The Writer has not atteinpted, in the Work, to trespass on the domain of natural theology; and he only solicits the reader's indulgence while he remarks that astronomy affords the most striking evidences of the infinite power and intelligence of the Deity. The former is manifested in the incalculable number and vast magnitudes of the bodies in the universe, and the distances to which their attractive influences extend; the latter, in the proportion established between the intensities of the moving forces acting on each, by which, while in constant oscillation between opposing attractions, the planets constitute systems capable of an endless duration. That inconceivable tendency of all the particles of matter to approach each other, can only be considered as the result of a principle originally communicated to them purposely to be the bond by which the different parts of the universe might be held together. But, because this tendency, if it acted alone, would have caused all the particles to unite in one mass; the Divine Power, which gave existence and a law of attraction to matter, must, also, have been exerted in causing the unions of portions of that matter in many distinct

masses constituting suns and planets, in establishing the former as centres of particular systems, and in applying to each of the latter an impulsive force by which it is enabled to revolve about the common centre of the system to which it was made to belong. Here, then, are several independent actions which, since they are combined together to work out certain useful ends, necessarily exclude the possibility of a fortuitous occurrence. And though the profound geometer may determine the direction of the impelling force and the position of the point of application by which, for any planet, the particular motion in the orbit and the observed obliquity in the axis of rotation might be obtained; he is as incapable as the rudest peasant of shewing, from natural causes, what communicated the force, or why, among the infinite number of possible directions and intensities, those should have been given which, alone, are capable of producing the phenomena of summer and winter, of day and night, in unceasing alternation.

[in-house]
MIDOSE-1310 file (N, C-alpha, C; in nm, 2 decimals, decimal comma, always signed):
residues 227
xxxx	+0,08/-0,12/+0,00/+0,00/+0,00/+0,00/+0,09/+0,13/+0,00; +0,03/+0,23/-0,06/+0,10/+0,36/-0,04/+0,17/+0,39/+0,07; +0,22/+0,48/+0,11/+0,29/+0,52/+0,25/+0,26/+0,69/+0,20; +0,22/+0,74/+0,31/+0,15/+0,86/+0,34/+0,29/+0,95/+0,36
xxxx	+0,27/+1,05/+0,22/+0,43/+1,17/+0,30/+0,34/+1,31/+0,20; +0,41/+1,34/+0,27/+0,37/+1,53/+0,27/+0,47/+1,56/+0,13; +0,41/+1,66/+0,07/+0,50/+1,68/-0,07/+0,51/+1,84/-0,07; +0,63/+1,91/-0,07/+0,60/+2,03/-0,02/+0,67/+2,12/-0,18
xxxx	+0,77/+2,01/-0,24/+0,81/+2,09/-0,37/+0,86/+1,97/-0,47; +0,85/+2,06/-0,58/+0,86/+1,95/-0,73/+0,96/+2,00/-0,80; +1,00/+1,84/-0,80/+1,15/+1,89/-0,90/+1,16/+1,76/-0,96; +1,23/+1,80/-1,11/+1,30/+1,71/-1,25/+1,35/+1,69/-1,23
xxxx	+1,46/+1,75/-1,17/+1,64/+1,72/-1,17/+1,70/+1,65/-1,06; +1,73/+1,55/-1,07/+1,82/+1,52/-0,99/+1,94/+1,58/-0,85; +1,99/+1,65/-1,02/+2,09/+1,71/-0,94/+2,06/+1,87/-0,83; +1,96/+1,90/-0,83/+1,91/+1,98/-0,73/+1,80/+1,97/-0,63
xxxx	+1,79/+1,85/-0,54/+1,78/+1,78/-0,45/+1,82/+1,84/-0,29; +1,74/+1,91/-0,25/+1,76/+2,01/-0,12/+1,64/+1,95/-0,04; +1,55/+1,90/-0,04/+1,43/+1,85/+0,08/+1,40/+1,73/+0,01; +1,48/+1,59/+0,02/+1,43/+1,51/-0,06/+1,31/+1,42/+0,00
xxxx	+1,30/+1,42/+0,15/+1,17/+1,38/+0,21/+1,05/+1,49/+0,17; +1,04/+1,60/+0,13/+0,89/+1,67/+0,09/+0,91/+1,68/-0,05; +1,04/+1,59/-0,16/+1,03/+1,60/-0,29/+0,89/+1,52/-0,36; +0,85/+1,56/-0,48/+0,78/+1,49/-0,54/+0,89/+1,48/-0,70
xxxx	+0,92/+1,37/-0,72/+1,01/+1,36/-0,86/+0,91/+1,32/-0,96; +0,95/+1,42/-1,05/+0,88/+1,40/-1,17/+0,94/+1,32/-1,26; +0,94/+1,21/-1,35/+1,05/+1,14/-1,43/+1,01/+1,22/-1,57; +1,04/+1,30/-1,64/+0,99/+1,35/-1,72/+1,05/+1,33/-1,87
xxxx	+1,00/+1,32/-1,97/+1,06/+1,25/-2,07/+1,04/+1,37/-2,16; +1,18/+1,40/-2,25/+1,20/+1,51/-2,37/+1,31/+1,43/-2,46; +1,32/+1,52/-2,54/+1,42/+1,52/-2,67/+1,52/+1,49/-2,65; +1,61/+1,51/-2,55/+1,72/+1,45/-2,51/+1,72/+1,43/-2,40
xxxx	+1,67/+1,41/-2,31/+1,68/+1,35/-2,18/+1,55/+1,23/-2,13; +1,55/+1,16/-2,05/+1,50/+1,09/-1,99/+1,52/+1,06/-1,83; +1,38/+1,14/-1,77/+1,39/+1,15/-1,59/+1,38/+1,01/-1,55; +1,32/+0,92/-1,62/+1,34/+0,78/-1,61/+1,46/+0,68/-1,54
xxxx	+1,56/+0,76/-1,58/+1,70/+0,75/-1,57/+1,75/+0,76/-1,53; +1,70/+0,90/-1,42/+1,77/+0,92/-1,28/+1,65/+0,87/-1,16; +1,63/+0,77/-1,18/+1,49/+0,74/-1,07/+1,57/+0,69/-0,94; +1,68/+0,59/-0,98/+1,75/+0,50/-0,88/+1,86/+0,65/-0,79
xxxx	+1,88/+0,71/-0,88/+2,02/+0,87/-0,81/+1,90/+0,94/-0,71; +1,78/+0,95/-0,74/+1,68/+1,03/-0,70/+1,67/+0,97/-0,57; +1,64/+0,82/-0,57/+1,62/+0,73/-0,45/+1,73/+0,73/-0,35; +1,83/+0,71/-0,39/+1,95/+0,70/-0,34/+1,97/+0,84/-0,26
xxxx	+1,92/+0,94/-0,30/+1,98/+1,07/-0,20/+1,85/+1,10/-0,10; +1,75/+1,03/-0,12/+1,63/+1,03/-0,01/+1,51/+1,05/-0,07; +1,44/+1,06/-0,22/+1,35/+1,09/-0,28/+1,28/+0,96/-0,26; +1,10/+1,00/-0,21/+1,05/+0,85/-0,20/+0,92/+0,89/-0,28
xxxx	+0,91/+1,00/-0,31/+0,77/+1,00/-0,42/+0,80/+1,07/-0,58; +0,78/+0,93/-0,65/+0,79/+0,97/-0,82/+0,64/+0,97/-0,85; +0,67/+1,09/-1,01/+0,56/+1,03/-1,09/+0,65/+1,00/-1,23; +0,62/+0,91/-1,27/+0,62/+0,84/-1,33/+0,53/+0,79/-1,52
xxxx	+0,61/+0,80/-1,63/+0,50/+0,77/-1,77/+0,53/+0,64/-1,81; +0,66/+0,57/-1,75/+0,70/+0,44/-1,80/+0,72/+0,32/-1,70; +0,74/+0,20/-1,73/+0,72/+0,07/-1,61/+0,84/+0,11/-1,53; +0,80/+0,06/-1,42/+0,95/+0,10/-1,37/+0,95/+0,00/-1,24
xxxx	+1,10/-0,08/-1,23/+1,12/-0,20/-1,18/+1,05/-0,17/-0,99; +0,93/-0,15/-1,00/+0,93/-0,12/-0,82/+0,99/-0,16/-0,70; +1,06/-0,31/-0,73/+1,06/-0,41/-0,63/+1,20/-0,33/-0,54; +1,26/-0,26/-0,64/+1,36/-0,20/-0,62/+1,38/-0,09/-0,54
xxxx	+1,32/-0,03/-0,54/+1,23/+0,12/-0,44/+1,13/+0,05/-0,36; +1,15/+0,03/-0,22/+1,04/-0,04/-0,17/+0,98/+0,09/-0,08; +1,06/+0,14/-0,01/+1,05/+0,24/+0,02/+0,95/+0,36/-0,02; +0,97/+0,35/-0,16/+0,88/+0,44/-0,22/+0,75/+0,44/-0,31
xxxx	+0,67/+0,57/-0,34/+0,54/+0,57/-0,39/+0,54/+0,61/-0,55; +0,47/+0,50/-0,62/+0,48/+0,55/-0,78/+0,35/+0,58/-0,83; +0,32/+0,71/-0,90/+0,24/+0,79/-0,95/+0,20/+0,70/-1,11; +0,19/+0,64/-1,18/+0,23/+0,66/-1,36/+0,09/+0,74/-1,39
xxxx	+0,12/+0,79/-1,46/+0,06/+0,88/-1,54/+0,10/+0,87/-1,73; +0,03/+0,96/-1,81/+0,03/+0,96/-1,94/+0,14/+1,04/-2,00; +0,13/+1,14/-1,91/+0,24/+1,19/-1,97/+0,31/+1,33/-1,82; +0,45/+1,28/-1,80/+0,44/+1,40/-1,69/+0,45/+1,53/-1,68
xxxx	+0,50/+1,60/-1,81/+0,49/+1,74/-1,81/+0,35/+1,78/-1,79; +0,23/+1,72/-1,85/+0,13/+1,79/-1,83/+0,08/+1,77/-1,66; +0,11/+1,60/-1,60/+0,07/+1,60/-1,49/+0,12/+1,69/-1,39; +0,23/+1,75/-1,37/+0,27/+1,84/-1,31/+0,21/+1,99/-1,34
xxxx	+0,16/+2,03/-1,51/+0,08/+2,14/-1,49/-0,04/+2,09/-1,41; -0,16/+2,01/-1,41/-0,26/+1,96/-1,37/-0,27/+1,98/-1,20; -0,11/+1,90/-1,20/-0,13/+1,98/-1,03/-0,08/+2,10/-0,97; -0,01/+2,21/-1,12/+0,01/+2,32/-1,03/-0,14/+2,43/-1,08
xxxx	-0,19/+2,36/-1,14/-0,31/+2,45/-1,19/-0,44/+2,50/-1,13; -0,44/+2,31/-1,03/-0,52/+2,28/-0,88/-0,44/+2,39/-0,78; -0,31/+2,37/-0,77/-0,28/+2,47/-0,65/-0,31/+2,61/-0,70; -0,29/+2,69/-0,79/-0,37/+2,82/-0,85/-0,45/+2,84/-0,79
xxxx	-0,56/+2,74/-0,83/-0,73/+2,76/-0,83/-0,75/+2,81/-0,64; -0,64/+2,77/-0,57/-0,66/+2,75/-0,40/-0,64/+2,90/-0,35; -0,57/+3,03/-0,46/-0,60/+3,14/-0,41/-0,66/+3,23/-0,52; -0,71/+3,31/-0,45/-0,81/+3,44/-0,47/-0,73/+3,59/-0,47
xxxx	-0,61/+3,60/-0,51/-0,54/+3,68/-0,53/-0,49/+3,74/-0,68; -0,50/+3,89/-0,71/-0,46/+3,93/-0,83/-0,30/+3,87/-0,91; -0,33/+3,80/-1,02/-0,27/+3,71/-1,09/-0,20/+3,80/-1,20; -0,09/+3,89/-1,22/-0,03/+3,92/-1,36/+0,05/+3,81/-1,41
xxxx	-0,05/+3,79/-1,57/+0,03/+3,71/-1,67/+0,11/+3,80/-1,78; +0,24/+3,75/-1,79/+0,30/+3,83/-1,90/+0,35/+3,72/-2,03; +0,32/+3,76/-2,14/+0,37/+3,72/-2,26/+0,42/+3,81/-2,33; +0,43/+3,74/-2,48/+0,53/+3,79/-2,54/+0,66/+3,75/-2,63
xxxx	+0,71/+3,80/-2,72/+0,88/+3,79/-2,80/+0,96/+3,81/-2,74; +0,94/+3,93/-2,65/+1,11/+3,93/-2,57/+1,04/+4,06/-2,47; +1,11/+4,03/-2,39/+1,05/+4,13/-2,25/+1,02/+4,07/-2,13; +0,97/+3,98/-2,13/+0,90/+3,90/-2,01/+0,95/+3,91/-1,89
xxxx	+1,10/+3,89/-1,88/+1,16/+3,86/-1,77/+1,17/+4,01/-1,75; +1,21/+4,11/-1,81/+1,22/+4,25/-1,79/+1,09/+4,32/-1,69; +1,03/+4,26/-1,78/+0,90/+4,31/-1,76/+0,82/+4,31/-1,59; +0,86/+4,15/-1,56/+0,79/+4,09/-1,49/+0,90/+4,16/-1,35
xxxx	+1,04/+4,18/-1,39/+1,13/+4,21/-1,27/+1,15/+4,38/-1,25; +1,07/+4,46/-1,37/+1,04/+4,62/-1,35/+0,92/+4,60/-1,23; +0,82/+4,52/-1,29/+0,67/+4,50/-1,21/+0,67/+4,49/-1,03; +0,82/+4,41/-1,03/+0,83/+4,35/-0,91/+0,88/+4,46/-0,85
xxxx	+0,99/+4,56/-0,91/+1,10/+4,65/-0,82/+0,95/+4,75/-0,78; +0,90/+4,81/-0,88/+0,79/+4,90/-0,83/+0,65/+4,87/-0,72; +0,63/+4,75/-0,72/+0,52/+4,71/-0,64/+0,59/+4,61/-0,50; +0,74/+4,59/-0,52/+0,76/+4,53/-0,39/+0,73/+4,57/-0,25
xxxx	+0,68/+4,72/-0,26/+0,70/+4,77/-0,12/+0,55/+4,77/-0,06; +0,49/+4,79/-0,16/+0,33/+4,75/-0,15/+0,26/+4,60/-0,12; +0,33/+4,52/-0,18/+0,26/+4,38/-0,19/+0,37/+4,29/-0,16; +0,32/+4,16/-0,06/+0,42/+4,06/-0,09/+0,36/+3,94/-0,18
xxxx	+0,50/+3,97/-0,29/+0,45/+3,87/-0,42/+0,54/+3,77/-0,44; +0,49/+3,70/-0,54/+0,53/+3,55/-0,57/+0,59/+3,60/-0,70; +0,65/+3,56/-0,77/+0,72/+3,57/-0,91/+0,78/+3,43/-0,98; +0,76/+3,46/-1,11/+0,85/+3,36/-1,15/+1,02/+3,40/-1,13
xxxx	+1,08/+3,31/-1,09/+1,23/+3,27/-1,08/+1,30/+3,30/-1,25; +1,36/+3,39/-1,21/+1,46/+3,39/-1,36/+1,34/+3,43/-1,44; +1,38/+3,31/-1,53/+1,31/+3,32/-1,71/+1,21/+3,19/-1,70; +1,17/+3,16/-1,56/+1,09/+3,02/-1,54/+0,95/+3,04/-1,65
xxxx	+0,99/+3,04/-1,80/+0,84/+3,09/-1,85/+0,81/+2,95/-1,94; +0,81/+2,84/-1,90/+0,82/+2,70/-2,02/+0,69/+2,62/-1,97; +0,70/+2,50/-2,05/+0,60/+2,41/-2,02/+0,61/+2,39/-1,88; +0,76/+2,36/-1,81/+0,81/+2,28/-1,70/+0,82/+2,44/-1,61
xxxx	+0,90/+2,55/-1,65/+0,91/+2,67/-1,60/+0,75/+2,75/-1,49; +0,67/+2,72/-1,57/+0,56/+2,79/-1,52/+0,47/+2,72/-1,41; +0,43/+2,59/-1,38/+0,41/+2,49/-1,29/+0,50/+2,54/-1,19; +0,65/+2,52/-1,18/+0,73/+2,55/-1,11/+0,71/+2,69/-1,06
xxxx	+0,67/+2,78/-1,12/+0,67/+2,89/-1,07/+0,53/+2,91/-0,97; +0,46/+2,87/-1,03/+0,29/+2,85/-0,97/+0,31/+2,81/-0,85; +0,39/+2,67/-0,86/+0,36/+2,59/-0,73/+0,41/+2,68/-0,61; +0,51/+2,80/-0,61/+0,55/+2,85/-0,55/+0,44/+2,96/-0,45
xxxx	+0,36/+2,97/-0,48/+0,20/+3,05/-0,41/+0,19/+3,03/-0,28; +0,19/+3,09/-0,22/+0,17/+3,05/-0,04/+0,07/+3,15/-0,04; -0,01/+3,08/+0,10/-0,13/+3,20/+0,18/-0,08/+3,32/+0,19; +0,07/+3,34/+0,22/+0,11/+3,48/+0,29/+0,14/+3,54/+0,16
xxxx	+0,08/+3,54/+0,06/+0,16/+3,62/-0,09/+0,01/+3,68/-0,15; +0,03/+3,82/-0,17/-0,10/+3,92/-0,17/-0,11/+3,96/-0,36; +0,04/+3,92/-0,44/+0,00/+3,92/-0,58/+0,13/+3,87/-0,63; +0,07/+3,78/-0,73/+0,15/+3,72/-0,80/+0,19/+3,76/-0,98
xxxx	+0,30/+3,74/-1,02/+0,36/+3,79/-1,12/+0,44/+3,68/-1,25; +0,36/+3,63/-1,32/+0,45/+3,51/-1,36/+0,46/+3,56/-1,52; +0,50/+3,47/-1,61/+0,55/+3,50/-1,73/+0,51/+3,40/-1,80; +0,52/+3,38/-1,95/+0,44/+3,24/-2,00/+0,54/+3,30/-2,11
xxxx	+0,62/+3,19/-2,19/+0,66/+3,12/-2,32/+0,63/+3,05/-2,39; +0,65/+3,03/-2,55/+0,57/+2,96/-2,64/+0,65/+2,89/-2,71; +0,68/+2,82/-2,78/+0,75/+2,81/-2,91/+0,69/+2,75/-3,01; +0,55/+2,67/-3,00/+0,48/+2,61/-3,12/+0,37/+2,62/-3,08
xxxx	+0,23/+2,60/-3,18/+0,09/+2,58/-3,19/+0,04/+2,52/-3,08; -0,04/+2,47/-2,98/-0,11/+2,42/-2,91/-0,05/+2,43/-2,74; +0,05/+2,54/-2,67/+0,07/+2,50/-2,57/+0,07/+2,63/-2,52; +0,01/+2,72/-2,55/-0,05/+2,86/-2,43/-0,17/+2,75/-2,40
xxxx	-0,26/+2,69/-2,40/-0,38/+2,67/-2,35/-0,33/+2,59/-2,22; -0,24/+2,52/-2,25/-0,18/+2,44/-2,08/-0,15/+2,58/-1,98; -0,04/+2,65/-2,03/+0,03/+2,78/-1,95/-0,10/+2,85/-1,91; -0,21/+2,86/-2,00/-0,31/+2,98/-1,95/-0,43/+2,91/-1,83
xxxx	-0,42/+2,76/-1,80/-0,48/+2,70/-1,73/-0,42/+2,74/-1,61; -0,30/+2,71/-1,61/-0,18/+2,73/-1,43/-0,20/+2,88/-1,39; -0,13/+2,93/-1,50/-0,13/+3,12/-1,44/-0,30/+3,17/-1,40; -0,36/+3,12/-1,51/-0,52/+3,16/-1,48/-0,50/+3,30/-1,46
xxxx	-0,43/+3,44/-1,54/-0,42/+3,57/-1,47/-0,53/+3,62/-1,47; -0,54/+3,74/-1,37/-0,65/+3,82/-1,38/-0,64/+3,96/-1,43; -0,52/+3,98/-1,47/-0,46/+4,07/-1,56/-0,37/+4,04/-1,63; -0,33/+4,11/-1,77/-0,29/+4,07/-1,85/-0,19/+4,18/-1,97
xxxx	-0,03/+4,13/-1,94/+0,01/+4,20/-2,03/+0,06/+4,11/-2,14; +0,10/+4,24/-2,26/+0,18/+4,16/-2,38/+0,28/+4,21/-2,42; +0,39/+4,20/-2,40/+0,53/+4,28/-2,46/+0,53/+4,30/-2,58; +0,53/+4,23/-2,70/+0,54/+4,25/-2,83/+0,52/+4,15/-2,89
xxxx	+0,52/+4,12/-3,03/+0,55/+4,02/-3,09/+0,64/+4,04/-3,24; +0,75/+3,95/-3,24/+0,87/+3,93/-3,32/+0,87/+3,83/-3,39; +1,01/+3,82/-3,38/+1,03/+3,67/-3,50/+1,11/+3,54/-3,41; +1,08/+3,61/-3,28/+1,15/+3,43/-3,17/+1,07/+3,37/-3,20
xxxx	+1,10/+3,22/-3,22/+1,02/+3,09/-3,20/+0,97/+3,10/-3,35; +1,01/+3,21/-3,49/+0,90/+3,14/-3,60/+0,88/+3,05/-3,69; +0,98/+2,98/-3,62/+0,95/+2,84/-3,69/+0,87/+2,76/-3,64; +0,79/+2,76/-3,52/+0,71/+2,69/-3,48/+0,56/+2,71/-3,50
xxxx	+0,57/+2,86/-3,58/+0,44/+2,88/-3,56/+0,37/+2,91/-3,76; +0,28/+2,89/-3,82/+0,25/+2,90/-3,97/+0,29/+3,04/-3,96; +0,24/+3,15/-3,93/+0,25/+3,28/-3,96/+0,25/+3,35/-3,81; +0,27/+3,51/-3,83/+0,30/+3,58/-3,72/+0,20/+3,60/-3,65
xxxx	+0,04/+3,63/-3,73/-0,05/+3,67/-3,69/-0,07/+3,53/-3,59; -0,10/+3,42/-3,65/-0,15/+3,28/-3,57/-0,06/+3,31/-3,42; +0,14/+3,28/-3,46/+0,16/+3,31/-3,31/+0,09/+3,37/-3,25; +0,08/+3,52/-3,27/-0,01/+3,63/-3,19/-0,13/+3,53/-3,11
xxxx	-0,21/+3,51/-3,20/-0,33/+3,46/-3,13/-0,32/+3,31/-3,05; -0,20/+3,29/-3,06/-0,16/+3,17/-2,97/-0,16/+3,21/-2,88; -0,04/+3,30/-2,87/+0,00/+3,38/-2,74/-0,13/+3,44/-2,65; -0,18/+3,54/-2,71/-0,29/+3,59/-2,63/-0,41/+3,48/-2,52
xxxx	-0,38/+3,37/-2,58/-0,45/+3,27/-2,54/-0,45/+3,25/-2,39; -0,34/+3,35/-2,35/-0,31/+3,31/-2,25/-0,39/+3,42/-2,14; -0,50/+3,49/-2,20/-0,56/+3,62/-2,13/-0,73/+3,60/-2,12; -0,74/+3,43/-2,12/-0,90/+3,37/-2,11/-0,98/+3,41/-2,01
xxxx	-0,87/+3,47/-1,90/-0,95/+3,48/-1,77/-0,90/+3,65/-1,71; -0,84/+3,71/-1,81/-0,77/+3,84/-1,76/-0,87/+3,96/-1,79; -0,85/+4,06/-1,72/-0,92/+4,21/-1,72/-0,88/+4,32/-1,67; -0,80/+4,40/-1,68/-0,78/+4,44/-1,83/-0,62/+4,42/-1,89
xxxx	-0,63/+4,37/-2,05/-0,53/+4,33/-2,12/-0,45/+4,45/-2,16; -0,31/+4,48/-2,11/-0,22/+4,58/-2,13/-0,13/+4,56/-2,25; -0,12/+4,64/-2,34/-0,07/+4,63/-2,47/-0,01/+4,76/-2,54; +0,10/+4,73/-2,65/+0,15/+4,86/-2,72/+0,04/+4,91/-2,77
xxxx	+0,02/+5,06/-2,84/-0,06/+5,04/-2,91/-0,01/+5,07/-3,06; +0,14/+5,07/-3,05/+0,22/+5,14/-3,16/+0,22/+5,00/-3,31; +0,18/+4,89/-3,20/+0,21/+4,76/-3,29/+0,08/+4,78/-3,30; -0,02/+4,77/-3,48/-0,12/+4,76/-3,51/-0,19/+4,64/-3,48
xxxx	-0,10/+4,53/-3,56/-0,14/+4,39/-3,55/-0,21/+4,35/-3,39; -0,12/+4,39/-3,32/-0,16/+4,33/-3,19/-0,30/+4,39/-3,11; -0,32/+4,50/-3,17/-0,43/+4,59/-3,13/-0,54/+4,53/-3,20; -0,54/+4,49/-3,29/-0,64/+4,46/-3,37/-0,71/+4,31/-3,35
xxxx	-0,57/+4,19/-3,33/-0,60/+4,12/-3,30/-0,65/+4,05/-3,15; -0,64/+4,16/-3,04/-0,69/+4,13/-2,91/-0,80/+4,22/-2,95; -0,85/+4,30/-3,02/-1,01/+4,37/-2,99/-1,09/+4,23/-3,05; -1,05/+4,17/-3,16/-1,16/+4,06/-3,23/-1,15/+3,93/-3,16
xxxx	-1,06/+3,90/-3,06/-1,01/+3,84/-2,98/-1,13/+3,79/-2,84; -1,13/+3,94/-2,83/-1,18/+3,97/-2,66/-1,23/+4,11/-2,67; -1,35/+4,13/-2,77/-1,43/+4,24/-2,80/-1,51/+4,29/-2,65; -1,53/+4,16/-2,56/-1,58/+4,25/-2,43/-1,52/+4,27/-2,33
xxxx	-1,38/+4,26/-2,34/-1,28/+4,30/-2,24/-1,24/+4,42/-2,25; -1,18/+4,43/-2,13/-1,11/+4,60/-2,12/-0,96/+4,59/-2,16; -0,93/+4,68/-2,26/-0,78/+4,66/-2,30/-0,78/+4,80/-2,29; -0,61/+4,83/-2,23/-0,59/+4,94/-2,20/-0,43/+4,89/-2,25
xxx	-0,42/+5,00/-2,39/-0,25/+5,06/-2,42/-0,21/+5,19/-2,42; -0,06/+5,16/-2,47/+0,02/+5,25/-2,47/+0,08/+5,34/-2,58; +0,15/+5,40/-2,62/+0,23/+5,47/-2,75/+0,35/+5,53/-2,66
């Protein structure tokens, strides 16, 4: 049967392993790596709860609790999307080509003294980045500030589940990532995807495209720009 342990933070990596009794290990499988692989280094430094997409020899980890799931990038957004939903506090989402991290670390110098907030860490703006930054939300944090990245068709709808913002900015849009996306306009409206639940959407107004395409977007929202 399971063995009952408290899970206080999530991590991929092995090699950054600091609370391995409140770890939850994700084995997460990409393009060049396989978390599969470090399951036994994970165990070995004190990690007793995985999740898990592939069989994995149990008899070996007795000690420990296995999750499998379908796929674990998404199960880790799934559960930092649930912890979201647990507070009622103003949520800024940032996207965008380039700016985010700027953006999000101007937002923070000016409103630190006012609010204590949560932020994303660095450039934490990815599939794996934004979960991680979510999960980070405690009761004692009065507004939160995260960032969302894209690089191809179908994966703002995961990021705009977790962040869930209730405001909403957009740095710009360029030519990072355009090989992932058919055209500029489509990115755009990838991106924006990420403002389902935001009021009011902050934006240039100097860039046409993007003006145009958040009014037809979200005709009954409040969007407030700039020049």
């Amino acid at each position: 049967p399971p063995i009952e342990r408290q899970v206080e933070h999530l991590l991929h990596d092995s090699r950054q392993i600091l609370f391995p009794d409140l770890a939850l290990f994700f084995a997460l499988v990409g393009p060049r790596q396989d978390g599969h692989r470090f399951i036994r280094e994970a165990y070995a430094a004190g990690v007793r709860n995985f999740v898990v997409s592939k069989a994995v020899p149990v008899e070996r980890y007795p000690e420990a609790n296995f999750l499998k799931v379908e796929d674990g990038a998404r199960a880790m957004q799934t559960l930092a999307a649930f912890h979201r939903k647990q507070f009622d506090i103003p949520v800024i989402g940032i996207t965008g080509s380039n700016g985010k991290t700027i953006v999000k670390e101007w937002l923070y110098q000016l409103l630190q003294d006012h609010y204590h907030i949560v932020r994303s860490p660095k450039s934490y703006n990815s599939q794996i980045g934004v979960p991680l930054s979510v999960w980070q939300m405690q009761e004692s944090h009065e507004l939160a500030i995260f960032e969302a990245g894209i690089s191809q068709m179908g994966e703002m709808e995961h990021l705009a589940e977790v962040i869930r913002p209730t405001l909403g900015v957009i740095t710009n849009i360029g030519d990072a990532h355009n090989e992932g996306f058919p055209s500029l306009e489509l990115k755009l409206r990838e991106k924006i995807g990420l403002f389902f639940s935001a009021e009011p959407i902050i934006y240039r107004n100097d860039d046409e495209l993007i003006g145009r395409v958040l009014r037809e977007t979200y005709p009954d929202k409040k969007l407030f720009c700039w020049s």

It is evident that the science of astronomy may be treated in two very different ways. The observed circumstances, in respect of time and place, which attend the recurrence of celestial phenomena, by affording data for anticipating the repetition of the like phenomena in times to come, permit the laws which regulate the movements of the sun, moon and planets to be determined: or the existence of a law of nature, according to which material bodies may act on each other, being assumed ; from this may be deduced formulæ expressing both the mean and variable movements, and agreeing with those obtained from a comparison of observations. An astronomy formed from observation of the heavens is the subject of many excellent and well known English works; but the other, or that which is properly denominated Physical Astronomy, though now, perhaps, gaining ground, has, hitherto been but little studied in this country. If the first work of the kind, the “ Principia” of the illustrious Newton, and the essays of Simpson and Robison, be excepted, reference can only be made to the treatises of the late Mr. Woodhouse, the learned researches of Ivory, Herschell, Airy, and Lubbock; and the valuable but, as yet, unfinished transla

tions of the Mécanique Céleste, by Bowditch and Mrs. Somerville.

To a treatise on astronomy founded on either of the two principles above mentioned the following Work will, it is hoped, serve as a convenient introduction; it may be considered as holding an intermediate place with respect to the voluminous histories of M.M. Bailly and Delambre and, be it said, while acknowledging the merits of such as the elegant essay of Dr. Adam Smith, or that recently published in the Library of Useful Knowledge, the very general outlines which have, occasionally, been given of the origin and progress of the science.

Royal Military College, Sandhurst,

May 20, 1833.